At this same time, Facebook's "Like" button was gaining momentum.  The "Like" button is a pretty nice concept as it eliminates the ability to express a negative preference and it associates an individual with the rating.  I think it's more meaningful to know that 10 people like my Instructable than it is to have a 4.5 (or whatever) rating, even if that rating is the result of 10 people giving me 5 stars. 

Not everyone on Instructables uses Facebook, nor do we want to outsource our rating system to Facebook, but we wanted to learn from the success of the "Like" button and expand upon the concept to make our rating system less like giving a grade or being graded.  To accomplish this, we've removed our ratings and made the "favorite" action the way to express a preference on an Instructable.  Marking something as a favorite is more of a commitment than saying you like it or giving it a rating, but this is a distinction I see as important and worth developing.  At Instructables, we hope to inspire you to take action and build something great which requires a greater commitment than simply liking something.  In the future, we plan to expand what you can do with favorites, exploring concepts such as "I made it" and "I want to make it" among others.

Do we need something more akin to a like button in addition to favorites?  I'm not sure, and I'd love your feedback.  We'll be closely watching how people use favorites in its new, highly prominent position.  As with most things, this is an experiment, and we're collecting data to see if this change is something that helps our authors.  I hope you've enjoyed seeing a little bit under the hood about our rating system!  Let us know what you think.

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justbennett (author)2013-06-03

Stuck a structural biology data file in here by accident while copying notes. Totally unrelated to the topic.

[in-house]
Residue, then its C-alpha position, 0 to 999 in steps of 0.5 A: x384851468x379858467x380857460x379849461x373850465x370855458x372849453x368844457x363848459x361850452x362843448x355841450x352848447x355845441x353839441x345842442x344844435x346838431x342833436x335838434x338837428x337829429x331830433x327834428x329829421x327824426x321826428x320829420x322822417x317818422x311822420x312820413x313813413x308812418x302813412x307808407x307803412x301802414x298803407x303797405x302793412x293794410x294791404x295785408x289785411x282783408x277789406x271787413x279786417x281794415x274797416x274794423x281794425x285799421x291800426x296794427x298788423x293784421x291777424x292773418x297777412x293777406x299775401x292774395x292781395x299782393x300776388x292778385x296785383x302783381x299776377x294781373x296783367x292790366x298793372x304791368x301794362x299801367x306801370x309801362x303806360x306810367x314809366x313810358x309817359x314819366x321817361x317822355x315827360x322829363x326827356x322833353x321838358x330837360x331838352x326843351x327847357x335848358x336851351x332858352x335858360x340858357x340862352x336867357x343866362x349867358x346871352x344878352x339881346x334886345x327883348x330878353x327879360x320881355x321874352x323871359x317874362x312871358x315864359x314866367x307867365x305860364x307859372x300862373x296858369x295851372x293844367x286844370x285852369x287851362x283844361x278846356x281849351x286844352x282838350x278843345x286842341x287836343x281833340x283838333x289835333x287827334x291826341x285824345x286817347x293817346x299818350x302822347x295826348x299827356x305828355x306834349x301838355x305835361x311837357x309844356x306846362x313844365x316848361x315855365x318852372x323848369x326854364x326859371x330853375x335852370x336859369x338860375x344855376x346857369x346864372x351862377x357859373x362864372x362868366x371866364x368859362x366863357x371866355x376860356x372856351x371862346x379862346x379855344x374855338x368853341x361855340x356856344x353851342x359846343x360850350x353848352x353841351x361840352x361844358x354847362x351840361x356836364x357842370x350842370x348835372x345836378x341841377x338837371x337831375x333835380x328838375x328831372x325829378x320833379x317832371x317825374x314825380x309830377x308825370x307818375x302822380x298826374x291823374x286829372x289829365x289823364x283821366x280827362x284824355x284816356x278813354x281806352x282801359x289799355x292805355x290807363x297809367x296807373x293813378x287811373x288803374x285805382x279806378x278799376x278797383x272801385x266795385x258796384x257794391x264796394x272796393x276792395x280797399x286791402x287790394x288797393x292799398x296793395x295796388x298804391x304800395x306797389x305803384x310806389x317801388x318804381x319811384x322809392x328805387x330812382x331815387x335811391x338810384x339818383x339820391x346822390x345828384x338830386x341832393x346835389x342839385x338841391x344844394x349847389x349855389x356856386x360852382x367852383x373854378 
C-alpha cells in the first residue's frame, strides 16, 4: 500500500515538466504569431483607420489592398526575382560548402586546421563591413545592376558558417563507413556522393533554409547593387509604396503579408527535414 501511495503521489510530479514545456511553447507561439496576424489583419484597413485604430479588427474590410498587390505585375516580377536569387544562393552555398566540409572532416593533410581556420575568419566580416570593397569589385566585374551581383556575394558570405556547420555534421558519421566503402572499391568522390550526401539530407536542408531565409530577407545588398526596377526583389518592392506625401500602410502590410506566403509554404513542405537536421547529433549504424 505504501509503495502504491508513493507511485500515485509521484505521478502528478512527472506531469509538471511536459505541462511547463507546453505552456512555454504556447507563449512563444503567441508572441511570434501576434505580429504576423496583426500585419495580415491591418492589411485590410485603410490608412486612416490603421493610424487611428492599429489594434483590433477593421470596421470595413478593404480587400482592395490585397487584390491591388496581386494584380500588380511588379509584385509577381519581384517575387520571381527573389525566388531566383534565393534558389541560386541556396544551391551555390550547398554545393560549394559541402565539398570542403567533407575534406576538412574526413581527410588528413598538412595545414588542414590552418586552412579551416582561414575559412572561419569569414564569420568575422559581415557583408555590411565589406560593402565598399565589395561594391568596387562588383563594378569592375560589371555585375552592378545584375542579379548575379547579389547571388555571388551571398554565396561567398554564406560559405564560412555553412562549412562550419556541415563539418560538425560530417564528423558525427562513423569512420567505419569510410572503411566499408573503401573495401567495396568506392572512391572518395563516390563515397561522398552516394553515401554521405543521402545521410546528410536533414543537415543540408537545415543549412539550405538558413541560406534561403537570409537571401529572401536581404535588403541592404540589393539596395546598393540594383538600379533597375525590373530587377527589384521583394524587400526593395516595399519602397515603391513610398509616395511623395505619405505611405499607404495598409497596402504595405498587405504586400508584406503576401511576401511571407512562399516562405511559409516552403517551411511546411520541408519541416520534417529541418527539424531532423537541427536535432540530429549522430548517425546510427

I'm not proud to admit this, but our solution was to inflate all of our ratings by a full star.

Hahaha! Nice. Thanks for taking the time to explain this process. Very interesting. Personally, I've been using the "favorite" feature as a bookmark. I guess Pintrest is having an influence as well?

I've been wondering what the criteria is for projects that are listed under "popular." Is it views per hour? Views * Favorites/Comments + Search results...  No reason. Just wondering.

I agree that negative feedback is unhelpful especially from anonymous sources without explanation.  I would fully appreciate critical comments from people who are trying to help, but usually anonymous reviewers show no restraint and indulge in self-gratifying condemnation.

As to the "made it" "want to make it" discussion--Great idea. What if there were a way to assign points so that more difficult projects would have greater reward (whatever that reward may be let's call it MakerCred)? That way I wouldn't get as much MakerCred for kissing as I would for How-to-build-your-own-Jet-Engine.
 

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Kiteman (author)justbennett2013-06-03

Oh, that last point could be linked to the difficulty slider that lots of people ignore when they publish their projects.

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andrea biffi (author)Kiteman2013-06-04